HIT, Iraq -- When Sgt. Keith M. Wagner, a squad leader with 3rd Platoon, K Company, 3rd Battalion, 25th Marine Regiment, learned he would be deploying to Iraq last year, he enrolled in the Survival Level Arabic Course to communicate with the people.
He became so interested in the language and the people that he began studying independently in his spare time and after classes with his teacher who is from Baghdad.
A year later, as he walks the streets of Hit, one would think he was a linguist because of his proficiency in the language. But he insists that he is still learning about the language and its people.
“The more time I spend here working with the people, the more I learn,” the Drums, Penn., native said. “I’ve learned so many new words and dialects and still find out new things each day.”
Wagner’s interest led him to volunteer to stay after his initial deployment with 3rd Light Armored Reconnaissance Battalion, who departed in February. He received orders to 3rd Battalion, 25th Marines and continues to put his mastery of the language to use.
His language skills are a great help when it comes to working with the Iraqi soldiers and it even helps build camaraderie amongst them.
“For an American who is not a translator, but a fellow troop, that can speak their language is very commendable to them,” the 2001 Columbia County Christian School graduate said. “They always come and talk to me when they have any questions about Americans and our country.”
In addition to helping the Iraqis understand American troops, he also educates his Marines on customs and courtesies of the people in their area.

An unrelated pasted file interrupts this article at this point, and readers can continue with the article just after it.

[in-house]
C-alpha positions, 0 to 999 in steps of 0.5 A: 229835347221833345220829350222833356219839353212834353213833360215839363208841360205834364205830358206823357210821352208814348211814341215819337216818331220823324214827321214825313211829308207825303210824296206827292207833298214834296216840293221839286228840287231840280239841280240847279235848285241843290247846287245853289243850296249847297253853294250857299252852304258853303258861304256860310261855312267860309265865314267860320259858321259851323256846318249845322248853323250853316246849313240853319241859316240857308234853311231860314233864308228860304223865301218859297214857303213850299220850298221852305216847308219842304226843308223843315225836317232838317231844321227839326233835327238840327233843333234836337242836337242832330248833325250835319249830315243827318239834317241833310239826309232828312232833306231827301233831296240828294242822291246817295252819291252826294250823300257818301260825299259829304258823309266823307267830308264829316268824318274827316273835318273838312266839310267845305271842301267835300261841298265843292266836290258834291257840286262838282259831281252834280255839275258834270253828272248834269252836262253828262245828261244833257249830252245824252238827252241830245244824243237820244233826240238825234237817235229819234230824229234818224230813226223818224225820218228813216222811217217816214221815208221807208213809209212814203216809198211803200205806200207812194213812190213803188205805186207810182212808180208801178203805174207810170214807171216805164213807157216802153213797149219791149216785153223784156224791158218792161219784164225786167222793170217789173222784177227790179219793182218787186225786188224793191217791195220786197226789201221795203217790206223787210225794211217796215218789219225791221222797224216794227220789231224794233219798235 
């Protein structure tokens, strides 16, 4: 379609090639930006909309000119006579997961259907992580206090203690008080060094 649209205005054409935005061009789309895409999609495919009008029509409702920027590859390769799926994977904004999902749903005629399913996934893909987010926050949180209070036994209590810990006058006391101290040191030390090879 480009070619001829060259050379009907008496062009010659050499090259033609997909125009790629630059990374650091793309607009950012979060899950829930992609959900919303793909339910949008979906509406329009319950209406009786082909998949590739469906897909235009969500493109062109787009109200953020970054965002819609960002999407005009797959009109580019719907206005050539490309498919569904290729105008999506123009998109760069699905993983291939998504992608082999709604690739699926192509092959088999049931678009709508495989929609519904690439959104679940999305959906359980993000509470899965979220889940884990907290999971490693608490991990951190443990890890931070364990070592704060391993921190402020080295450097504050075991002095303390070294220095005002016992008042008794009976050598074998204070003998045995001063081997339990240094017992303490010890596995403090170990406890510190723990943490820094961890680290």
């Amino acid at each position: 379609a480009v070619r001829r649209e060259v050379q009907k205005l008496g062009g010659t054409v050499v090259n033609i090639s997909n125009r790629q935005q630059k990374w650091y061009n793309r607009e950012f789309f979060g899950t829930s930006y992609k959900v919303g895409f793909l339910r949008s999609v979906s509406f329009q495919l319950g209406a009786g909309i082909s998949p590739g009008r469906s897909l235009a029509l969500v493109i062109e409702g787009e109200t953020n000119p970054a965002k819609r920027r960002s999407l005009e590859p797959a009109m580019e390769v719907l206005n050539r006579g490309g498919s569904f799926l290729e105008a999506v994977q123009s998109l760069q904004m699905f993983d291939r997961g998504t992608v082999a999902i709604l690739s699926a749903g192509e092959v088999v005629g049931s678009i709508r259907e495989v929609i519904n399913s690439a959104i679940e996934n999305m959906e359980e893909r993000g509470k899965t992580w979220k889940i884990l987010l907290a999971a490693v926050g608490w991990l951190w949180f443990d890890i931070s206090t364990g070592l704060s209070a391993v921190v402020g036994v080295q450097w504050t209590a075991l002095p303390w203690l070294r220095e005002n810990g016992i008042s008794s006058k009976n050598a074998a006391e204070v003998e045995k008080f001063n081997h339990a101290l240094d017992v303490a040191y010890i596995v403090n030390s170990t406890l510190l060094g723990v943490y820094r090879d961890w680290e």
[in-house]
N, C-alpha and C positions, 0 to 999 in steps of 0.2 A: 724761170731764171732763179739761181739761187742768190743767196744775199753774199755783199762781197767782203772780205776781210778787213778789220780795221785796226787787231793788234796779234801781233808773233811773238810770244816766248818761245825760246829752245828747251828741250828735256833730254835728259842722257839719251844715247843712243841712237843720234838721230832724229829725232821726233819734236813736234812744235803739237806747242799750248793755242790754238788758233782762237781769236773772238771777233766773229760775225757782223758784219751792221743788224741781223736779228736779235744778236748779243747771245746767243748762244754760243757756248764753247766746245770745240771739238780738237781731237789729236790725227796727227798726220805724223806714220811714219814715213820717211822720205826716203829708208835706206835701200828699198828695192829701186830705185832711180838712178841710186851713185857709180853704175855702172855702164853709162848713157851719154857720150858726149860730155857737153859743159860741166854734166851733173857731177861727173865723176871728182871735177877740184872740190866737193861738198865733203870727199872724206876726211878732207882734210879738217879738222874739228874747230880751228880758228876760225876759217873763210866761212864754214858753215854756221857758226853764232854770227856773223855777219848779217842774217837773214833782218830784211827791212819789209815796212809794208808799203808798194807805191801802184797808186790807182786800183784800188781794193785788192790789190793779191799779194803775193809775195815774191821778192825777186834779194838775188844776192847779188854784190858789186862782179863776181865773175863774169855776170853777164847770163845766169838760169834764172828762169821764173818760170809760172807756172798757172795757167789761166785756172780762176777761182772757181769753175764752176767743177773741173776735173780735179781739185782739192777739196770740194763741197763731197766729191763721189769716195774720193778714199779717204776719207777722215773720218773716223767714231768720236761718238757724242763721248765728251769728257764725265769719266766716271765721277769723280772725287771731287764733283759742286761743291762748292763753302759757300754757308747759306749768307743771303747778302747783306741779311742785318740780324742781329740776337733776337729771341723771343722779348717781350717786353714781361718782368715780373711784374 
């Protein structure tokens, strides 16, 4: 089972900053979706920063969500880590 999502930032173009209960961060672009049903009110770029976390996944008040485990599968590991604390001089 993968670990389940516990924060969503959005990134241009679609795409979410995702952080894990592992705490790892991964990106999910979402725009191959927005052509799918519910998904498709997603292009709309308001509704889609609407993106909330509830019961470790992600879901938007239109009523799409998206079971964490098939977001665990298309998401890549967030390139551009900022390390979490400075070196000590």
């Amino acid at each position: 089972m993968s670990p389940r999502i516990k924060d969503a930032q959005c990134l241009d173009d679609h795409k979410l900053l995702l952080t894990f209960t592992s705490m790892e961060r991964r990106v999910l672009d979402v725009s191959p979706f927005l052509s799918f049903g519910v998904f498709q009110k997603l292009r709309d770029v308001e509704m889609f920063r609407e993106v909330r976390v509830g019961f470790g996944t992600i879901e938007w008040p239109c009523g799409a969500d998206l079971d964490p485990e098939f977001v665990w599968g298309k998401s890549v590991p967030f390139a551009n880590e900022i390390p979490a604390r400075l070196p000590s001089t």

While the language barrier is often frustrating to most squad leaders trying to communicate with the Iraqi Security Force soldiers, Wagner is able to brief the ISF and explain their movements so they can accomplish their missions more efficiently. He even teaches them other troop leadership movements, which they incorporate into their everyday missions.
During patrols, Wagner speaks with people who are often surprised to learn that he speaks their language.
“It helps establish an instant connection with them,” the 22-year-old said. “I think that taking the time to learn their language garners their respect.”
With his knowledge, he more easily solves problems and answers questions. He knows that simple things, such as how to properly greet and say goodbye, leaves people with a better impression of Multi-National Forces.
As he prepares to return home, his interest in the Arabic language and the culture that surrounds it has shaped his future ambitions.
“I want to attend Temple University and learn more about Middle Eastern languages and cultures,” Wagner said smiling. “I hope to return to this country one day and see it with a stable government, a successful military and no insurgency… and to think I had a small part to play in it.”